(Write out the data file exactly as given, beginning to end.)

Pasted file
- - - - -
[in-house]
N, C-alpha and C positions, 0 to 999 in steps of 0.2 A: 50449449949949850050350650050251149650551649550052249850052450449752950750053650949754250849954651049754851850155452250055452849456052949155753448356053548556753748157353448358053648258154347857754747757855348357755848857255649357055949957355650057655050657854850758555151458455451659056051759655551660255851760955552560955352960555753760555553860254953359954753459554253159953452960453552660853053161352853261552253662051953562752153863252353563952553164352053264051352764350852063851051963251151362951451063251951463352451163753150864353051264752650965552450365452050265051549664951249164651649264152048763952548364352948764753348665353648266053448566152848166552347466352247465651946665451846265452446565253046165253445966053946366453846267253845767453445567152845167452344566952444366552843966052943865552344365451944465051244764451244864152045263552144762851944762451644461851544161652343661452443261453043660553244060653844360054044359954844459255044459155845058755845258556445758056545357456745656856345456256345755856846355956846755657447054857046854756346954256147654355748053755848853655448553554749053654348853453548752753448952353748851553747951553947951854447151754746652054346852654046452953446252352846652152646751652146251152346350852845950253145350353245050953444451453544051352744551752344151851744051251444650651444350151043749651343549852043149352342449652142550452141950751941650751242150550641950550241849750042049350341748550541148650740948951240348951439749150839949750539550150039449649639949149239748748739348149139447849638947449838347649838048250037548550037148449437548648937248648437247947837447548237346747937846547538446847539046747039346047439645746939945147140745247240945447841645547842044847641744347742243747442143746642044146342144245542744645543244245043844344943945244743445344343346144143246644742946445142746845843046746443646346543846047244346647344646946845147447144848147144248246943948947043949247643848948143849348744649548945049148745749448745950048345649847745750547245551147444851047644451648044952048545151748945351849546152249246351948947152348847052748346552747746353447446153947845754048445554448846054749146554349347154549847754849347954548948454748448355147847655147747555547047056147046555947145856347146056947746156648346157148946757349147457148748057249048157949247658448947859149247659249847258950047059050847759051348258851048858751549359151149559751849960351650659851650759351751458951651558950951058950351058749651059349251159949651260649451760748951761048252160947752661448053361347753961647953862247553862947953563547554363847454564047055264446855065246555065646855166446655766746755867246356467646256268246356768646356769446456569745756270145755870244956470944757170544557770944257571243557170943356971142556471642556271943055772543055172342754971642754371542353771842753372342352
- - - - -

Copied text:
[in-house]
N, C-alpha and C positions, 0 to 999 in steps of 0.2 A: 50449449949949850050350650050251149650551649550052249850052450449752950750053650949754250849954651049754851850155452250055452849456052949155753448356053548556753748157353448358053648258154347857754747757855348357755848857255649357055949957355650057655050657854850758555151458455451659056051759655551660255851760955552560955352960555753760555553860254953359954753459554253159953452960453552660853053161352853261552253662051953562752153863252353563952553164352053264051352764350852063851051963251151362951451063251951463352451163753150864353051264752650965552450365452050265051549664951249164651649264152048763952548364352948764753348665353648266053448566152848166552347466352247465651946665451846265452446565253046165253445966053946366453846267253845767453445567152845167452344566952444366552843966052943865552344365451944465051244764451244864152045263552144762851944762451644461851544161652343661452443261453043660553244060653844360054044359954844459255044459155845058755845258556445758056545357456745656856345456256345755856846355956846755657447054857046854756346954256147654355748053755848853655448553554749053654348853453548752753448952353748851553747951553947951854447151754746652054346852654046452953446252352846652152646751652146251152346350852845950253145350353245050953444451453544051352744551752344151851744051251444650651444350151043749651343549852043149352342449652142550452141950751941650751242150550641950550241849750042049350341748550541148650740948951240348951439749150839949750539550150039449649639949149239748748739348149139447849638947449838347649838048250037548550037148449437548648937248648437247947837447548237346747937846547538446847539046747039346047439645746939945147140745247240945447841645547842044847641744347742243747442143746642044146342144245542744645543244245043844344943945244743445344343346144143246644742946445142746845843046746443646346543846047244346647344646946845147447144848147144248246943948947043949247643848948143849348744649548945049148745749448745950048345649847745750547245551147444851047644451648044952048545151748945351849546152249246351948947152348847052748346552747746353447446153947845754048445554448846054749146554349347154549847754849347954548948454748448355147847655147747555547047056147046555947145856347146056947746156648346157148946757349147457148748057249048157949247658448947859149247659249847258950047059050847759051348258851048858751549359151149559751849960351650659851650759351751458951651558950951058950351058749651059349251159949651260649451760748951761048252160947752661448053361347753961647953862247553862947953563547554363847454564047055264446855065246555065646855166446655766746755867246356467646256268246356768646356769446456569745756270145755870244956470944757170544557770944257571243557170943356971142556471642556271943055772543055172342754971642754371542353771842753372342352